Man held for attacking jailor acquitted as HC doubts evidence
Bombay High Court has acquitted a person of the charges of attempting to murder a jailor of Thane Central Prison on the ground that the evidence given by the victim was "doubtful".
Mumbai: The Bombay High Court has acquitted a person of the charges of attempting to murder a jailor of Thane Central Prison on the ground that the evidence given by the victim was "doubtful".
On December 28, 1988, when jailor Bhagwan Jagtap was in the verandah of his official home, three persons came in a car and shot at him before running away, charging that he had ill-treated prisoners.
An injured Jagtap informed another jailor about the attack, saying unidentified persons had shot at him.
However, during the trial, he named appellant Prabhakar Mane and two other accused for firing at him. While one of them was acquitted, the appellant and another accused were convicted for attempting to murder the jailor.
While Mane chose to appeal, the other convicts did not.
After the attack, the jailor was rushed to a hospital in an injured condition and 105 pellets were removed from his right palm.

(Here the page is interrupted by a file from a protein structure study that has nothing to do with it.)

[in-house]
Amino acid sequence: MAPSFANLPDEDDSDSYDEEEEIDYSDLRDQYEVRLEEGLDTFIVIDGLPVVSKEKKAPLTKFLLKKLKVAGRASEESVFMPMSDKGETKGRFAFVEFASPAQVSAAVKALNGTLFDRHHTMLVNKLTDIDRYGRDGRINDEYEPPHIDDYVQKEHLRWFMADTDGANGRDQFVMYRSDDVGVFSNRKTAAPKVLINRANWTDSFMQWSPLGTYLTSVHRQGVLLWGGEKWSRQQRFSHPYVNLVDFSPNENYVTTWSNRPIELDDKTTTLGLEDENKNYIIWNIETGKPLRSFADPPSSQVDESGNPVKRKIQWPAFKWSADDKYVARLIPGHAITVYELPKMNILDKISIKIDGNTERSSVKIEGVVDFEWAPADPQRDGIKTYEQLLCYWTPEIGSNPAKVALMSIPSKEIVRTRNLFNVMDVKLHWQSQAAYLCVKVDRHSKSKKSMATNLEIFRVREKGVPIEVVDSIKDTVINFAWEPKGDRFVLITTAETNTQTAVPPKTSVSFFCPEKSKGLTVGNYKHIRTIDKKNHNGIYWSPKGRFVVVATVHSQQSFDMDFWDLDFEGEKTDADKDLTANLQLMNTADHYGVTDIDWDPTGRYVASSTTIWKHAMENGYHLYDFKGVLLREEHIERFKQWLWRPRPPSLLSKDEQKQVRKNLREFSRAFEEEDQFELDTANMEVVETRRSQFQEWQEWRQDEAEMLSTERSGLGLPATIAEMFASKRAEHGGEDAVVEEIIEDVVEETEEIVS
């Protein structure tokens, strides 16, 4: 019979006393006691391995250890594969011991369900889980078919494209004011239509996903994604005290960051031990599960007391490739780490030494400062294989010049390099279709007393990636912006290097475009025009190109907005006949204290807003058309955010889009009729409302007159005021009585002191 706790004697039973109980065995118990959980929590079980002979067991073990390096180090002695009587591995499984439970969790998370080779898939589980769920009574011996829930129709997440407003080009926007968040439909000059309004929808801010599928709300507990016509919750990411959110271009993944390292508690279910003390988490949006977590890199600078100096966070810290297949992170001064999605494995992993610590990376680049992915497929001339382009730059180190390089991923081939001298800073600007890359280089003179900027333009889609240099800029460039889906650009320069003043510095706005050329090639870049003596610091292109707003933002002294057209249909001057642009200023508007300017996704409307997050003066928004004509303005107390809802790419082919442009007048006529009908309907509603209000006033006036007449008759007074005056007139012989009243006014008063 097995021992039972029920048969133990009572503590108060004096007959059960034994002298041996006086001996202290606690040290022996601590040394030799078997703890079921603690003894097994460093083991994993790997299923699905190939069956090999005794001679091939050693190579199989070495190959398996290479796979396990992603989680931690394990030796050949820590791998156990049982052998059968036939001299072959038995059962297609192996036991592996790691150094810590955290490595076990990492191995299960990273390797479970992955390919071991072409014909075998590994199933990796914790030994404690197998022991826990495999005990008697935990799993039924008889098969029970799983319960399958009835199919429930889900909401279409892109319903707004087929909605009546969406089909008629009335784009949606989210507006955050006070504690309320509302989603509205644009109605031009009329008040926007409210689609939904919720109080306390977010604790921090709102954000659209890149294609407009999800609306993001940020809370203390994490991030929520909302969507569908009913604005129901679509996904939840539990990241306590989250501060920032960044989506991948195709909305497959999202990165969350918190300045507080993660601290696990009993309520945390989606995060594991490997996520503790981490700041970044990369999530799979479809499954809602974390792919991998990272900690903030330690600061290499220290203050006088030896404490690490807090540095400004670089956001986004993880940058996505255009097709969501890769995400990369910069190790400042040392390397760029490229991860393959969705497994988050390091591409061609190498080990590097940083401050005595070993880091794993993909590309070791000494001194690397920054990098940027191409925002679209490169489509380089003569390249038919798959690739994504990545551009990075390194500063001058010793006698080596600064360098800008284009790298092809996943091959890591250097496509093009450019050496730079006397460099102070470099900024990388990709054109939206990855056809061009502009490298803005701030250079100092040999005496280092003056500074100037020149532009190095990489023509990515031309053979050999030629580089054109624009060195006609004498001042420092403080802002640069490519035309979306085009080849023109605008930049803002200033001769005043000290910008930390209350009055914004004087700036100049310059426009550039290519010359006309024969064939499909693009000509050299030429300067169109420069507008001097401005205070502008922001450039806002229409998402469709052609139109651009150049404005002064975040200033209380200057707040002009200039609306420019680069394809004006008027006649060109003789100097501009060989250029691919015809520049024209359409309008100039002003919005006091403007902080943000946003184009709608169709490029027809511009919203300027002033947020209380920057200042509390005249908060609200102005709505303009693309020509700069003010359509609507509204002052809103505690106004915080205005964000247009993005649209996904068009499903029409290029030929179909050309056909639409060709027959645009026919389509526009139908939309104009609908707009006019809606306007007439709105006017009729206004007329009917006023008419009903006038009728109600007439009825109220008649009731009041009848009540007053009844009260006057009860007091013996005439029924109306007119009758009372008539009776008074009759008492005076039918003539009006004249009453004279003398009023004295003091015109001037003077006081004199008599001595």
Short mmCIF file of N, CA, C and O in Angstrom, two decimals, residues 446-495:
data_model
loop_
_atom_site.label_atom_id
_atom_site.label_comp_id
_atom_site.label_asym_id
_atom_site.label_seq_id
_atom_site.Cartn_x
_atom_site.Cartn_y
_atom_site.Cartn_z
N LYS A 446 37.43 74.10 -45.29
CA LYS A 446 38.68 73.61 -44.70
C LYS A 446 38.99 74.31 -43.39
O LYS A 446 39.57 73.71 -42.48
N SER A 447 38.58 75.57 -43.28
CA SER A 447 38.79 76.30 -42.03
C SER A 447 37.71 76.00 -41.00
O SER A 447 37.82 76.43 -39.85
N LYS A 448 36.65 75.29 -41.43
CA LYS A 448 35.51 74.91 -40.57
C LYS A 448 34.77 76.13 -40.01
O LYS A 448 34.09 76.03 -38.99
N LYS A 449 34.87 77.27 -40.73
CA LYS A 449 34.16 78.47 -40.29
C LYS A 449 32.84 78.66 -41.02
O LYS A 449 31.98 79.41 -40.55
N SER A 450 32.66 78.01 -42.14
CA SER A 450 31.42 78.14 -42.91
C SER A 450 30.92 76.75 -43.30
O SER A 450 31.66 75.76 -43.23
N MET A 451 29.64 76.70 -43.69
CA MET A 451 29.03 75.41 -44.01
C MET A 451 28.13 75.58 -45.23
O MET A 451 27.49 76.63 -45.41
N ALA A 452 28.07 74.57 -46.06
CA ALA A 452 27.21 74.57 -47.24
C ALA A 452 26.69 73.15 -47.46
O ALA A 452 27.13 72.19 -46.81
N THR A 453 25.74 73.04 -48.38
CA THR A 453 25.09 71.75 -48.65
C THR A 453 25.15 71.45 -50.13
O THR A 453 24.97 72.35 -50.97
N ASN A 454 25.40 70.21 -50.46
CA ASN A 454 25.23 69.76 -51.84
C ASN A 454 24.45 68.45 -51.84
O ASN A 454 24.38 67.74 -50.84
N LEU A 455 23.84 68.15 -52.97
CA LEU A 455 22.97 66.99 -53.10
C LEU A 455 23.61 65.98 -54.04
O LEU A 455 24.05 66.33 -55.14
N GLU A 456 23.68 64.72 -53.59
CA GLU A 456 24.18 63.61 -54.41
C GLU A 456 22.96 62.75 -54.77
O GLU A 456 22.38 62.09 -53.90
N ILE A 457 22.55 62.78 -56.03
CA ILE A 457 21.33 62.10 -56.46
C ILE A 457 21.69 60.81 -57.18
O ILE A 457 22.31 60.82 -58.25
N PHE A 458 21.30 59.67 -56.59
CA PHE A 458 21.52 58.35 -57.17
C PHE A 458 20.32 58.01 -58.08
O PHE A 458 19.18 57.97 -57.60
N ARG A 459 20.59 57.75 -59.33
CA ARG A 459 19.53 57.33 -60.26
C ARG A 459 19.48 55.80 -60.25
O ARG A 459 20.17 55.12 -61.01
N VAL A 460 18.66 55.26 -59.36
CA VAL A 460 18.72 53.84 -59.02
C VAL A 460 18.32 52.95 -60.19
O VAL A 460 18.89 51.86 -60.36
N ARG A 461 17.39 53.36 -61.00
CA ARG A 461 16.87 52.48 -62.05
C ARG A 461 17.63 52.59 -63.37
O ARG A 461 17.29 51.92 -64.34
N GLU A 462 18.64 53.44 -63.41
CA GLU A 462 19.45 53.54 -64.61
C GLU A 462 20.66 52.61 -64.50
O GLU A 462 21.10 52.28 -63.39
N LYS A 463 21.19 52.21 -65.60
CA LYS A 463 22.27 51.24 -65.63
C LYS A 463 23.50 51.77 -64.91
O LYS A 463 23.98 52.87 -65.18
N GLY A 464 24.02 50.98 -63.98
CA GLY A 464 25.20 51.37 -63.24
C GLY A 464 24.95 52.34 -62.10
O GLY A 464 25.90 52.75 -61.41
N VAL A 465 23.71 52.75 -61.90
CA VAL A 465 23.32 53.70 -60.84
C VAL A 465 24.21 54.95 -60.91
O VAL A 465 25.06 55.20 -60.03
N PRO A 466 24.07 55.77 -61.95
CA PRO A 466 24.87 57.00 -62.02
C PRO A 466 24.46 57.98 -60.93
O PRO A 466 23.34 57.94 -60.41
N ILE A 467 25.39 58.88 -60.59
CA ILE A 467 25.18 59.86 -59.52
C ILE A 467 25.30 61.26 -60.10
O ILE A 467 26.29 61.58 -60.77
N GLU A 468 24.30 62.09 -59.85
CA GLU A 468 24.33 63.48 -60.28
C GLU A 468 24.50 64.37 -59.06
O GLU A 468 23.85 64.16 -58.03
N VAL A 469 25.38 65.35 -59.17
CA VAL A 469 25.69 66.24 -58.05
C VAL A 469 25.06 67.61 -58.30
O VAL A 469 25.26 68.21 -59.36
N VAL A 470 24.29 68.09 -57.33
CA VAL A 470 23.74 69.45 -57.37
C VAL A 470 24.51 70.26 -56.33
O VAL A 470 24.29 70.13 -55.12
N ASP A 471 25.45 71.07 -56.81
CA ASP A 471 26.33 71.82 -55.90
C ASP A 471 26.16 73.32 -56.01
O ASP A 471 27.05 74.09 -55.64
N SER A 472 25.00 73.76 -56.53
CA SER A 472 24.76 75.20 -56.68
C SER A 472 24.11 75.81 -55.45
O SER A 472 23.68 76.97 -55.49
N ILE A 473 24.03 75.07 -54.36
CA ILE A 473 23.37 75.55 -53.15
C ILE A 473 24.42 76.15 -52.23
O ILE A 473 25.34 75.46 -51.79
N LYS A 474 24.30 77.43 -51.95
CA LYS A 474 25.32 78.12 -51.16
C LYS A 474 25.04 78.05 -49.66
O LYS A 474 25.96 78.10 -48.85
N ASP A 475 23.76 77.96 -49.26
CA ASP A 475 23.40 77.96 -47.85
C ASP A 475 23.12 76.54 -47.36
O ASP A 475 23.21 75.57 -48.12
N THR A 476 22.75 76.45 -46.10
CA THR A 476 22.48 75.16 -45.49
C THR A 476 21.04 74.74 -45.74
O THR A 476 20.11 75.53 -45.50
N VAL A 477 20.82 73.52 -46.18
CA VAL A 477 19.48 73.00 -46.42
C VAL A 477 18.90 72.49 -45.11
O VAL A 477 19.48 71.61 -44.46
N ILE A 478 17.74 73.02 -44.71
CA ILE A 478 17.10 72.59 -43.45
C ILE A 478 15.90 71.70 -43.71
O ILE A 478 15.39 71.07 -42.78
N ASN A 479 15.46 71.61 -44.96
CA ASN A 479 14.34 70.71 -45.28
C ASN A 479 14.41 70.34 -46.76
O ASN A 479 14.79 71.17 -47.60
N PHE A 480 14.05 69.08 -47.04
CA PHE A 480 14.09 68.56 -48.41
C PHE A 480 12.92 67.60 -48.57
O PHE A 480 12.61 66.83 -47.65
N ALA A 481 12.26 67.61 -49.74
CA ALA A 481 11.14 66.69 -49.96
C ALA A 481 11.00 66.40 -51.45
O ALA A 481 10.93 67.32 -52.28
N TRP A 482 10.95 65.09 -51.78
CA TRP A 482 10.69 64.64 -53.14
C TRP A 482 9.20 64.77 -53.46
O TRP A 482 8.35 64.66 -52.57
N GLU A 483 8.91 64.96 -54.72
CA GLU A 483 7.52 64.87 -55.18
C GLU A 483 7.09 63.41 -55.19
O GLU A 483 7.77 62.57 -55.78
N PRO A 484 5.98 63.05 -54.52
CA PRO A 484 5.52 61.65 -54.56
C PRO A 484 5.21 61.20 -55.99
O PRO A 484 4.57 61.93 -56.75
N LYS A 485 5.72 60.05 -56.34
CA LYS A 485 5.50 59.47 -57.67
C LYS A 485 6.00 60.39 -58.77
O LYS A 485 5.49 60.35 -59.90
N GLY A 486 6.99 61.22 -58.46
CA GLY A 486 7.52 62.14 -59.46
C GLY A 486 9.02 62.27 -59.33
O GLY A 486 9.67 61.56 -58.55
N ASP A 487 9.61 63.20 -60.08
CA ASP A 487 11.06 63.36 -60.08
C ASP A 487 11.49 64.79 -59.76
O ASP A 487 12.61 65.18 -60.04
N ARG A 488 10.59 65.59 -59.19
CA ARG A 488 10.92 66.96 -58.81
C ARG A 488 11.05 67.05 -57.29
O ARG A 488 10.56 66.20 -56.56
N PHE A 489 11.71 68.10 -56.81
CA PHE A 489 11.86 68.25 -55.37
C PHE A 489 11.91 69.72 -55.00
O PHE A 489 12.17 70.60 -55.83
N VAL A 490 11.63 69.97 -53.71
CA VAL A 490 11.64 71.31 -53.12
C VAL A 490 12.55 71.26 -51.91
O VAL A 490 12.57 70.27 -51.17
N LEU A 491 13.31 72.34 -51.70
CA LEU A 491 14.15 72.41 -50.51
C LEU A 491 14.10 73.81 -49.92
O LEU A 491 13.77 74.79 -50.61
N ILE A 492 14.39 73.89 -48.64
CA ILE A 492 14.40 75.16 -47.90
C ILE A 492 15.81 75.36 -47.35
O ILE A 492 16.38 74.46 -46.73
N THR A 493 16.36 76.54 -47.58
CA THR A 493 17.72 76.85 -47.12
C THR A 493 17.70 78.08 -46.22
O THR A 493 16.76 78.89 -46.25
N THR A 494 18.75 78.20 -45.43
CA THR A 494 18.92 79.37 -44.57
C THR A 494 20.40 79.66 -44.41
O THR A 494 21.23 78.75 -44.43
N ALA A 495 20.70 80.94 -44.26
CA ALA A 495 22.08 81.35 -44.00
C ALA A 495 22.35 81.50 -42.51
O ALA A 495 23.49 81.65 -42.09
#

Jagtap alleged the appellant was in Thane jail three months prior to the incident. At that time, he had slapped the appellant and scolded him for a scuffle in jail.
According to Jagtap, the appellant, who was released from prison thereafter, attacked him along with two others.
Justice R C Chavan held that Jagtap himself had stated that three shots were fired at him with the interval of one second each, which made him flee inside his house. Hence, it is doubtful whether he would have enough opportunity to see the miscreants.
The court also pointed out that the jailor had himself stated that he had only informed another jailor about the attack who had said in his deposition that Jagtap had informed him that some unknown persons had attacked him. Thus, he had not named the appellant and other accused.
"The arguments show that the opportunity which the victim may have had to see the miscreants was too short and therefore unless there is some unimpeachable evidence to show that identification of the appellant by Jagtap is reliable, this evidence in itself would not be sufficient to hold the appellant guilty," the judge said in a recent judgement while quashing seven years sentence awarded to him.